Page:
6,000 stitches – New Waves: Rebecca Jeffs
Central Saint Martins graduate Rebecca Jeffs interned at Dior and Margiela before presenting a collection that explored how fashion distorts the human shape. Savile Row tailoring, velcro, wedding shoes and 6,000 hand stitches all meet in her universe. We spoke to her as she embarks on the new chapter of her career.
Rebecca grew up in Manchester in the north of England, where she spent her childhood years designing, dreaming about costumes, and creating visual characters for her friends and pet dog. In 2008, she came to London in after finishing school to acquire a one-year diploma at London College of Fashion and continued immediately at Westminster for its fashion degree, but took the decision after one year to transfer to Womenswear at the neighbouring Central Saint Martins. “I was attracted to the lack of restriction within CSM and I wanted to be surrounded by people and talent that would make me question and challenge my work and myself,” she says as she recalls her first days at the institution.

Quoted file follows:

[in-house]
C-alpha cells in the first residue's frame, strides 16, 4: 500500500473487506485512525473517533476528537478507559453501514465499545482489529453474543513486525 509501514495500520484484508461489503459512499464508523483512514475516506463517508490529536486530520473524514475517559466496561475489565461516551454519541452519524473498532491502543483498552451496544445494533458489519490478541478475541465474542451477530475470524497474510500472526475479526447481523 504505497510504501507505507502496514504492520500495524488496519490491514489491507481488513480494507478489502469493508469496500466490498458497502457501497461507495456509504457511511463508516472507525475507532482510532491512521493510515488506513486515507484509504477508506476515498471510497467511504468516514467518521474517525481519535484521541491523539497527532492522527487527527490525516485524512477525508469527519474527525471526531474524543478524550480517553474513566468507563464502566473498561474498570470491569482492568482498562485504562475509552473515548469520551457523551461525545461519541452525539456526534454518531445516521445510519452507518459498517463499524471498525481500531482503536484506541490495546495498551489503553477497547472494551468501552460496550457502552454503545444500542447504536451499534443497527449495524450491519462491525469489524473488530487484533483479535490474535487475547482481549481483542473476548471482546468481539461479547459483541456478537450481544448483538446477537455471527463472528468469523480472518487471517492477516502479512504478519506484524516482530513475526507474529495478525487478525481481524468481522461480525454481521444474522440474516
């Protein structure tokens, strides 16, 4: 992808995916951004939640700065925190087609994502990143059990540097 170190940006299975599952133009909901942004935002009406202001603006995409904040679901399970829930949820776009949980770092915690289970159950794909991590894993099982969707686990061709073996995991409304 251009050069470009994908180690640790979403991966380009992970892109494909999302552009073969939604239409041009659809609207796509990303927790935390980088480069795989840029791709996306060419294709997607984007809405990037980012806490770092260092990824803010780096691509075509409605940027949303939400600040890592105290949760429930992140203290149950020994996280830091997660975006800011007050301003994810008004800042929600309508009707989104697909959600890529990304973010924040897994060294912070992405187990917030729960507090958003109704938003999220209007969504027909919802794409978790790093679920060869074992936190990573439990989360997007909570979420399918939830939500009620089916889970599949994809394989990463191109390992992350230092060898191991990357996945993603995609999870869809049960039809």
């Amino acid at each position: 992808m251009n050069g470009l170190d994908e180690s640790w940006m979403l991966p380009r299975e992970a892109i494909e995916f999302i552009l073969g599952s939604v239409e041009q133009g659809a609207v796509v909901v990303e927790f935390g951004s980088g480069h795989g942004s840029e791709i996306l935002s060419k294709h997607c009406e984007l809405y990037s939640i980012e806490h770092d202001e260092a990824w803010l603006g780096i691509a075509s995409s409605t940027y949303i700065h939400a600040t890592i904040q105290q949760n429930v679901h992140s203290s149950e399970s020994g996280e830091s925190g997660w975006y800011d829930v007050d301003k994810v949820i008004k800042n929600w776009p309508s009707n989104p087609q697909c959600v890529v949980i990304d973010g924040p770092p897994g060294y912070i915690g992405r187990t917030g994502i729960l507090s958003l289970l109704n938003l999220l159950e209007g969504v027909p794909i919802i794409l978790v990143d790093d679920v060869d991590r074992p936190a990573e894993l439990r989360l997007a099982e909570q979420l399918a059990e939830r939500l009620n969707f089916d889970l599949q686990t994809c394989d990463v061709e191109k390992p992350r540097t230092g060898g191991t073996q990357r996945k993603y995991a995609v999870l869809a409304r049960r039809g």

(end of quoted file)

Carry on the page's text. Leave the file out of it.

Rebecca’s research circulates around fundamental questioning of the basics of clothing and body: the justification of the cut and construction of garments, their asymmetric interaction with the body, the complexity of the female form. “I’m interested how clothes have been built around the body throughout history, and the various ways in which we have attempted to shape it,” she explains. This led her to discover the work of Benard Rudofsky, the Moravian artist and architect who in his work sculpted figures and body parts as though imagining an underlying shape of the body in a humorous yet poignant way. Inspired by this idea of distorting the human shape, Rebecca collaged together a timeline of corsets (fashion history’s biggest distortion of the human shape) from 1800-1900, to develop a series of asymmetric obscured silhouettes. “I came across images of pregnancy and maternity corsets, with lacing that could be released as the pregnancy developed and openings with a clasp on the breast for feeding. It just seems insane now, but it really struck a cord,” she explains.